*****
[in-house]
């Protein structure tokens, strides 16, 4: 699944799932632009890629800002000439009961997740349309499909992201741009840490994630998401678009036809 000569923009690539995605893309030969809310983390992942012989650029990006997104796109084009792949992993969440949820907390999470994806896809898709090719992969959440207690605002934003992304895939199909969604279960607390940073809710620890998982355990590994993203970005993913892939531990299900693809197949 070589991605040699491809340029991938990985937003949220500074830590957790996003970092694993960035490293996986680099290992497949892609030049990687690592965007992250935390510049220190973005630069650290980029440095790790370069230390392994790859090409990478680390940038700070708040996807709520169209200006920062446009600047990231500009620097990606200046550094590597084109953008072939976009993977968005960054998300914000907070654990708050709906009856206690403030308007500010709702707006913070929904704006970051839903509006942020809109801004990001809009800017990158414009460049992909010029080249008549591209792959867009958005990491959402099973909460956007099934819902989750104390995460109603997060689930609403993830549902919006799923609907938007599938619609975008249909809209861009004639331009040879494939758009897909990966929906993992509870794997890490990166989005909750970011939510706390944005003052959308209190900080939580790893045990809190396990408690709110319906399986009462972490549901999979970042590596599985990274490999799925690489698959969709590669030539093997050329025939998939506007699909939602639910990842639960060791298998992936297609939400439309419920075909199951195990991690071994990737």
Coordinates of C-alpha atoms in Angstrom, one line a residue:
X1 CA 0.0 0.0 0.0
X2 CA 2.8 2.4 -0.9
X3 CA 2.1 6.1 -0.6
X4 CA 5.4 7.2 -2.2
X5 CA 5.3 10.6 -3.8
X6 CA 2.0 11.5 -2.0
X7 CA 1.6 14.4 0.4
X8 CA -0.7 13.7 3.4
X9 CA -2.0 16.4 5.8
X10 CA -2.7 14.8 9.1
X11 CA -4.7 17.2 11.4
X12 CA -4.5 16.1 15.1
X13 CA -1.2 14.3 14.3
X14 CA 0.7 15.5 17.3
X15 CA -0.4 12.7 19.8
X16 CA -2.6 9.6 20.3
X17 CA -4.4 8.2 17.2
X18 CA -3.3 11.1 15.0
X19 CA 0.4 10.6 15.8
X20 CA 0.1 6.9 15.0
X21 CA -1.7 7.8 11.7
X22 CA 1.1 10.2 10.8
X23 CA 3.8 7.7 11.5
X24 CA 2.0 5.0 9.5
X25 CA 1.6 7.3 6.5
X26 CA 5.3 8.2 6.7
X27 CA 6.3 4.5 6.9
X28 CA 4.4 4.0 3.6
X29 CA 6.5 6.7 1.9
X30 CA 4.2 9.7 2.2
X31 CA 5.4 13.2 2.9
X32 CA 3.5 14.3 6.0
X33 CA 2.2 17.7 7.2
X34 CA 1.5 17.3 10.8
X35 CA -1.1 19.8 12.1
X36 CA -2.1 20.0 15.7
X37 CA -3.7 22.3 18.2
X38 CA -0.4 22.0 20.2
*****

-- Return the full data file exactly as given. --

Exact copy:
[in-house]
């Protein structure tokens, strides 16, 4: 699944799932632009890629800002000439009961997740349309499909992201741009840490994630998401678009036809 000569923009690539995605893309030969809310983390992942012989650029990006997104796109084009792949992993969440949820907390999470994806896809898709090719992969959440207690605002934003992304895939199909969604279960607390940073809710620890998982355990590994993203970005993913892939531990299900693809197949 070589991605040699491809340029991938990985937003949220500074830590957790996003970092694993960035490293996986680099290992497949892609030049990687690592965007992250935390510049220190973005630069650290980029440095790790370069230390392994790859090409990478680390940038700070708040996807709520169209200006920062446009600047990231500009620097990606200046550094590597084109953008072939976009993977968005960054998300914000907070654990708050709906009856206690403030308007500010709702707006913070929904704006970051839903509006942020809109801004990001809009800017990158414009460049992909010029080249008549591209792959867009958005990491959402099973909460956007099934819902989750104390995460109603997060689930609403993830549902919006799923609907938007599938619609975008249909809209861009004639331009040879494939758009897909990966929906993992509870794997890490990166989005909750970011939510706390944005003052959308209190900080939580790893045990809190396990408690709110319906399986009462972490549901999979970042590596599985990274490999799925690489698959969709590669030539093997050329025939998939506007699909939602639910990842639960060791298998992936297609939400439309419920075909199951195990991690071994990737």
Coordinates of C-alpha atoms in Angstrom, one line a residue:
X1 CA 0.0 0.0 0.0
X2 CA 2.8 2.4 -0.9
X3 CA 2.1 6.1 -0.6
X4 CA 5.4 7.2 -2.2
X5 CA 5.3 10.6 -3.8
X6 CA 2.0 11.5 -2.0
X7 CA 1.6 14.4 0.4
X8 CA -0.7 13.7 3.4
X9 CA -2.0 16.4 5.8
X10 CA -2.7 14.8 9.1
X11 CA -4.7 17.2 11.4
X12 CA -4.5 16.1 15.1
X13 CA -1.2 14.3 14.3
X14 CA 0.7 15.5 17.3
X15 CA -0.4 12.7 19.8
X16 CA -2.6 9.6 20.3
X17 CA -4.4 8.2 17.2
X18 CA -3.3 11.1 15.0
X19 CA 0.4 10.6 15.8
X20 CA 0.1 6.9 15.0
X21 CA -1.7 7.8 11.7
X22 CA 1.1 10.2 10.8
X23 CA 3.8 7.7 11.5
X24 CA 2.0 5.0 9.5
X25 CA 1.6 7.3 6.5
X26 CA 5.3 8.2 6.7
X27 CA 6.3 4.5 6.9
X28 CA 4.4 4.0 3.6
X29 CA 6.5 6.7 1.9
X30 CA 4.2 9.7 2.2
X31 CA 5.4 13.2 2.9
X32 CA 3.5 14.3 6.0
X33 CA 2.2 17.7 7.2
X34 CA 1.5 17.3 10.8
X35 CA -1.1 19.8 12.1
X36 CA -2.1 20.0 15.7
X37 CA -3.7 22.3 18.2
X38 CA -0.4 22.0 20.2